Again for this exercise, I went looking for subjects which would express the concept of vertical either by dominating the point of view by size or by having one or more elements pointing straight up/down.
I tried not to orientate the camera into portrait mode for this part of the exercise, although I did for this photograph.
I liked the shape of these metal benches and they were located in a quiet area, so I was able to sit and examine the area through the viewfinder before taking the final photograph. I took this in both colour and IR. I decided on the IR version as it better defined the surface of the benches. The vertical line in this case is created by the benches leading off up into the frame
D40x IR Conversion (630nm) Aperture f/9 Shutter Speed 1/200 ISO 200 22mm (35mm equivalent 33mm) Pattern Metering Mode, Preset White Balance (colour corrected in Photoshop) Hand Held
This was one of the first photographs I took for this exercise. I found this quite a compelling subject and decided to slowly frame it up. The first photo I took, the flagpole and the top of the church were too small in the frame. I moved closer and took a version where it was better defined in the frame. I went for the vertical line of the flagpole and the repeating horizontal lines of the tops of the columns.
D80 Aperture f/9 Shutter Speed 1/500 ISO 160 300mm (35mm equivalent 450mm) Pattern Metering Mode, Auto White Balance, Tripod Mounted.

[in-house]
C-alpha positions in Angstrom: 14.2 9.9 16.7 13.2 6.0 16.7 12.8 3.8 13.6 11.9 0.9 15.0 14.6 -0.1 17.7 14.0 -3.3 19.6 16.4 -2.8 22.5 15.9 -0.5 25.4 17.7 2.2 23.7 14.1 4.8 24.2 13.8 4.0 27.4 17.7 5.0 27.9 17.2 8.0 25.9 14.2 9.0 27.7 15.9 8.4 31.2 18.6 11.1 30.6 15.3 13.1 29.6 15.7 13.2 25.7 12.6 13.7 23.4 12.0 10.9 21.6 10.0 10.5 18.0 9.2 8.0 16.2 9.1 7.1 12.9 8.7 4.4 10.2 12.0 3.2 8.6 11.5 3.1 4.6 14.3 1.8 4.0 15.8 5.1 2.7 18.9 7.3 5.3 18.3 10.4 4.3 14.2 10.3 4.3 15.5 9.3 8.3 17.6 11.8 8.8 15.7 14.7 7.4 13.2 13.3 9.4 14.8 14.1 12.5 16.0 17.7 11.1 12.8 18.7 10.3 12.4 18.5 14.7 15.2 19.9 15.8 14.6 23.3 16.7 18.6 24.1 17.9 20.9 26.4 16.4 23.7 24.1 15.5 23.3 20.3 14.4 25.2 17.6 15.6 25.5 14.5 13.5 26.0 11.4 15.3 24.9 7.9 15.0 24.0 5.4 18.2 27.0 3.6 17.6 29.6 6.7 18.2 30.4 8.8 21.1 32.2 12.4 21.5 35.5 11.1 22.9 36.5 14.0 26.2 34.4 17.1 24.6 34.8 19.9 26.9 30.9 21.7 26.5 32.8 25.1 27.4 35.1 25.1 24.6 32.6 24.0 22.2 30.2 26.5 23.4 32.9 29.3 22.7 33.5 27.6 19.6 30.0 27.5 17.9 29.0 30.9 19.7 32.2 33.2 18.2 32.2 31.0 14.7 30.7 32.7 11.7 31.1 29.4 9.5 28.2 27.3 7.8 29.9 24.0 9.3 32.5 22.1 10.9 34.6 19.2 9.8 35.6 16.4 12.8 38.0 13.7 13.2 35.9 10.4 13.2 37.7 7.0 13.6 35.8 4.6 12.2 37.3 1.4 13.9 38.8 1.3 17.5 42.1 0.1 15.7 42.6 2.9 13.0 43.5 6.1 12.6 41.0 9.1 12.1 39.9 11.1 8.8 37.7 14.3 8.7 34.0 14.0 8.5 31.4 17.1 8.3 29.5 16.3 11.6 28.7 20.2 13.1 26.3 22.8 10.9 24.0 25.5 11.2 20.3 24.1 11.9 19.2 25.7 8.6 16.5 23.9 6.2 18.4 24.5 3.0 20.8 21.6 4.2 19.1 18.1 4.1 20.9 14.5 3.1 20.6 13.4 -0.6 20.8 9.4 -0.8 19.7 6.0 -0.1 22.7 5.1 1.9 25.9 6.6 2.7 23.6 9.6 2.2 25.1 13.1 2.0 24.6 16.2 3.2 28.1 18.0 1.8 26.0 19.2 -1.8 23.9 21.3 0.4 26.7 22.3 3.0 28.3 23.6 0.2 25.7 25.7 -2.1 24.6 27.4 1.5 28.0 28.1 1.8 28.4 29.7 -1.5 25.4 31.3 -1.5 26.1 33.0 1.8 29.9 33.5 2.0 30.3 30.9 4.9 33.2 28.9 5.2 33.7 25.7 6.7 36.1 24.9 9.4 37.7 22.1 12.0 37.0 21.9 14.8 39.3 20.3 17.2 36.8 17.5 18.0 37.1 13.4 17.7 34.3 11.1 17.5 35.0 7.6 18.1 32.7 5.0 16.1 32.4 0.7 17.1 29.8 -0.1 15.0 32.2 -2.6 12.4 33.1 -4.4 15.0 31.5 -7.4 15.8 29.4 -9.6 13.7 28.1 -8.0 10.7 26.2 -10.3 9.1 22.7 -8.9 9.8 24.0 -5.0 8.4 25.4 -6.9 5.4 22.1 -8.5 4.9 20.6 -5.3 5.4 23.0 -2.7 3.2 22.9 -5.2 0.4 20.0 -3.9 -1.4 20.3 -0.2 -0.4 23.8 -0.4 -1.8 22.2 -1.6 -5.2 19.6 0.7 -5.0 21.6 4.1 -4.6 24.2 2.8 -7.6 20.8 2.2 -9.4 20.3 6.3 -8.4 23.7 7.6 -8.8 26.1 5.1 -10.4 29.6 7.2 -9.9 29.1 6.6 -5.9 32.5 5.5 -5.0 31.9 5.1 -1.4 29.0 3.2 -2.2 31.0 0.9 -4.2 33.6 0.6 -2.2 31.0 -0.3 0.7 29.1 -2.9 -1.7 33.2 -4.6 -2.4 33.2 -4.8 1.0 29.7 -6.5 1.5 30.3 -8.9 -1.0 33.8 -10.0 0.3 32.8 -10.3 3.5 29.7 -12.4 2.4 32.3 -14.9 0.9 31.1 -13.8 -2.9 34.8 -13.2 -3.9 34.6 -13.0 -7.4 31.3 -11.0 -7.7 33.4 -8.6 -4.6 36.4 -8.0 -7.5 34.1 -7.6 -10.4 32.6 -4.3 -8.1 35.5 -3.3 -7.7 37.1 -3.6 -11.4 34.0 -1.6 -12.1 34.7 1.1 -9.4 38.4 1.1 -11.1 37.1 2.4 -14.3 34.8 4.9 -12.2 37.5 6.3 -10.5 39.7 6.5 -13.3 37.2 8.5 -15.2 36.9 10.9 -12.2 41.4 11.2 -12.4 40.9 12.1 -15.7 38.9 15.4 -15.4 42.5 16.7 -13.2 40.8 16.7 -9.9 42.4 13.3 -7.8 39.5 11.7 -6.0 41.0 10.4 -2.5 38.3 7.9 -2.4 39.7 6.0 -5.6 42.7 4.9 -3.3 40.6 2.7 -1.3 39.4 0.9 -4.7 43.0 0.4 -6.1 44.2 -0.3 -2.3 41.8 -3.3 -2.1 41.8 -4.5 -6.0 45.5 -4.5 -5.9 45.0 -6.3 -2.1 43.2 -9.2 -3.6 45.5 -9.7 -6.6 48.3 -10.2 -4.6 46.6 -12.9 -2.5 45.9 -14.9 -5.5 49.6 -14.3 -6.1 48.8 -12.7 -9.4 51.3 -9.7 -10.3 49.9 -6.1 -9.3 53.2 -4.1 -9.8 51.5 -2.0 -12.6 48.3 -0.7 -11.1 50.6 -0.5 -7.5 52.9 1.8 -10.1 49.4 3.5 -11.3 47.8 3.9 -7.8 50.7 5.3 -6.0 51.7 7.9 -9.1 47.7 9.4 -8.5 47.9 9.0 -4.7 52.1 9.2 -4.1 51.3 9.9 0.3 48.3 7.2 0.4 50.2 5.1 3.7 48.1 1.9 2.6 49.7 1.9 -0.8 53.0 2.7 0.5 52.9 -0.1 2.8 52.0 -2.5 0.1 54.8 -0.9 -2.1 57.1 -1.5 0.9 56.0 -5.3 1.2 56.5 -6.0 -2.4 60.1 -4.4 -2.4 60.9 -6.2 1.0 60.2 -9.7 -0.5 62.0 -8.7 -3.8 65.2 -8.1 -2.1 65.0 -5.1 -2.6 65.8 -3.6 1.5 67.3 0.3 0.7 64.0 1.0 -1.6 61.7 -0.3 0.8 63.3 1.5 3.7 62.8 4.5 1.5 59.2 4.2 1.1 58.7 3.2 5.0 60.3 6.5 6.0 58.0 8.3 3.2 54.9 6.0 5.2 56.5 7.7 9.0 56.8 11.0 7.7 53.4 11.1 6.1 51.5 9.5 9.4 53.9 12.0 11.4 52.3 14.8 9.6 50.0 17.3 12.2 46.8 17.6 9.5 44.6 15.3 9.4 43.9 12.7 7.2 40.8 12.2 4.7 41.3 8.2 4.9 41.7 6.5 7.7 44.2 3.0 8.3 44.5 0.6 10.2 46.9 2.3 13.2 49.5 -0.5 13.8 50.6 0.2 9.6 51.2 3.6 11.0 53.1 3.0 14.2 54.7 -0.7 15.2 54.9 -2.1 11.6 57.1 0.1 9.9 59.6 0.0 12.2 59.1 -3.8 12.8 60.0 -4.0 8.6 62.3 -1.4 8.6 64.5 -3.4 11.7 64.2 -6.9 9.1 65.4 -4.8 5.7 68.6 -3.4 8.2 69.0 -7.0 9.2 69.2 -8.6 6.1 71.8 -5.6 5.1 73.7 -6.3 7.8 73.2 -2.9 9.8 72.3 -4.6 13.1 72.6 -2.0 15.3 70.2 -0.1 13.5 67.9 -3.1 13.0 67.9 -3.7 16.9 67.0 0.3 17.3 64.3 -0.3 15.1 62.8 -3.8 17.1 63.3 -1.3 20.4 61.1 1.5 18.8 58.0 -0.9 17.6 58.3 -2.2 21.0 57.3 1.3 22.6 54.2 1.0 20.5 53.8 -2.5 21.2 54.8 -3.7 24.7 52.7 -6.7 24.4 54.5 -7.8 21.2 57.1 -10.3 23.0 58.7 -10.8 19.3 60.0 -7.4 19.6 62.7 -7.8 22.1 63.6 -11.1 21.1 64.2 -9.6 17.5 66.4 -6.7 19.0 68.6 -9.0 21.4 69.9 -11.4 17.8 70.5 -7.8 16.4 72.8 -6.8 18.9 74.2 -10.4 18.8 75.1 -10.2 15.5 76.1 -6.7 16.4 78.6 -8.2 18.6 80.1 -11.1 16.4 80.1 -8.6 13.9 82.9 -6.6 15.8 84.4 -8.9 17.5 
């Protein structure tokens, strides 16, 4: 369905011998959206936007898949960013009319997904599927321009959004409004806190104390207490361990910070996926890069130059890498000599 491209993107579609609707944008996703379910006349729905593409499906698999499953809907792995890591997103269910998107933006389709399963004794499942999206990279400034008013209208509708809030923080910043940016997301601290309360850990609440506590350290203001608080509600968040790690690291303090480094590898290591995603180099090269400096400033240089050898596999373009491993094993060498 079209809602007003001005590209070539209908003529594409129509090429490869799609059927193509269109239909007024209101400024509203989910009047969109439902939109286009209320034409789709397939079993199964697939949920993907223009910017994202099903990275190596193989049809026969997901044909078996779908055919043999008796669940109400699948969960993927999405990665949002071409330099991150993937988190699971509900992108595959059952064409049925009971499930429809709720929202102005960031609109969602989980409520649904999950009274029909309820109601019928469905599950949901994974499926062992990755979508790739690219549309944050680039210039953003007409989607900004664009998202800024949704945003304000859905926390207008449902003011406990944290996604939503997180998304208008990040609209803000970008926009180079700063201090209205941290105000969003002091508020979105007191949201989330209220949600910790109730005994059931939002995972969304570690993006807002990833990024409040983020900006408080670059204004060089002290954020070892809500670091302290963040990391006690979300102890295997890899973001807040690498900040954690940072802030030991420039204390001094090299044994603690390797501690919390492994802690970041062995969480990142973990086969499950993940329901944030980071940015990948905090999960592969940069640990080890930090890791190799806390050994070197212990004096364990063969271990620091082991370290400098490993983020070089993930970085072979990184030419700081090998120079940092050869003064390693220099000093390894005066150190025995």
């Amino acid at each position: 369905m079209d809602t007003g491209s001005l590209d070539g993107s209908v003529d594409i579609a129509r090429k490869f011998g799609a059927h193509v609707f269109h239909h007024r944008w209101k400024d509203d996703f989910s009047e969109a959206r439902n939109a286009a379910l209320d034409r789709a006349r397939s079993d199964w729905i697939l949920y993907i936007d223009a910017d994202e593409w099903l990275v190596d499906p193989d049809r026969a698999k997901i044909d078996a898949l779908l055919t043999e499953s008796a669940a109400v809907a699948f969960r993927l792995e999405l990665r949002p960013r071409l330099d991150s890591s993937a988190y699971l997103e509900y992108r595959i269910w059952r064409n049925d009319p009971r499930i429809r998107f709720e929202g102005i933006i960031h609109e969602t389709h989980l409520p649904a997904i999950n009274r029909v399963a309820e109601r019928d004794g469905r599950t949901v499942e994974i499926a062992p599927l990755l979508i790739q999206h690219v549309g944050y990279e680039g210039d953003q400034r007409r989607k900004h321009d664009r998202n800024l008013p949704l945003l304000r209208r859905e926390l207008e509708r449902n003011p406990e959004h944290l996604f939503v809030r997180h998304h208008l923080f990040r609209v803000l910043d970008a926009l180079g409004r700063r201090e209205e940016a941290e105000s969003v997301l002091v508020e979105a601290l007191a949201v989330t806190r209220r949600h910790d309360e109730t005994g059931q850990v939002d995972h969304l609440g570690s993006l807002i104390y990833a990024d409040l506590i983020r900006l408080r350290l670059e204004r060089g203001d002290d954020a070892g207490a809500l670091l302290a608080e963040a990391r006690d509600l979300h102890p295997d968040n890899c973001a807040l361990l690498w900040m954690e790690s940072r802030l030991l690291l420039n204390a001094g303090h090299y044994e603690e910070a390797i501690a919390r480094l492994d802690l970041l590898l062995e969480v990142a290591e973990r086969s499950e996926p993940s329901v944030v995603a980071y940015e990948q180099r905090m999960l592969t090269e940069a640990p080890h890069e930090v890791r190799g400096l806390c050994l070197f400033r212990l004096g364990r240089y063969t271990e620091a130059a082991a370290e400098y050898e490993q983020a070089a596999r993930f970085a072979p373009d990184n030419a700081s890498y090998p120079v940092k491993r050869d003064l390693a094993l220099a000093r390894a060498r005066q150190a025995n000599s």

I had this idea quite early on, but with a different set of railings in mind, however when I saw the repeated colour of the railings in the trees in the background I decided to go with these railings instead. I went for the straight up and down lines of the railings to represent the vertical lines for this image.
D50 Aperture f/1.8 Shutter Speed 1/1000 ISO 200 50mm (35mm equivalent 75mm) Pattern Metering Mode, Auto White Balance, Hand Held
I’m not too sure about this last example, it worked better in my mind than it did when I took the photograph. The repeating vertical white blinds of this building were quite eye catching and I found that it lead me to look up and down the building front rather than across it so I used that as the idea of presenting the vertical lines within the frame.
D80 Aperture f/4.5 Shutter Speed 1/800 ISO 160 70mm (35mm equivalent 105mm) Pattern Metering Mode, Auto White Balance, Hand Held
It was not until I had uploaded the photograph that I noted the step shape reflection of the buildings opposite.
Other ideas for vertical included.
- Stream of water running from a tap – slow shutter speed to indicate movement
- Row of supporting fence railings – wide aperture to define them from the background
- Large glass or steel fronted building – wide angle (perhaps)
- A row of trees in a meadow
- Either a single or a row of flagpoles
I learned a lot from this exercise, mainly to do with looking at subjects with a different point of view, looking for unusual ways of presenting or breaking up the frame. I also learned that I do not have to rely on the orientation of the camera when I want to portray certain concepts and ideas.
I also learned that a tripod is not a hindrance, but a benefit when composing.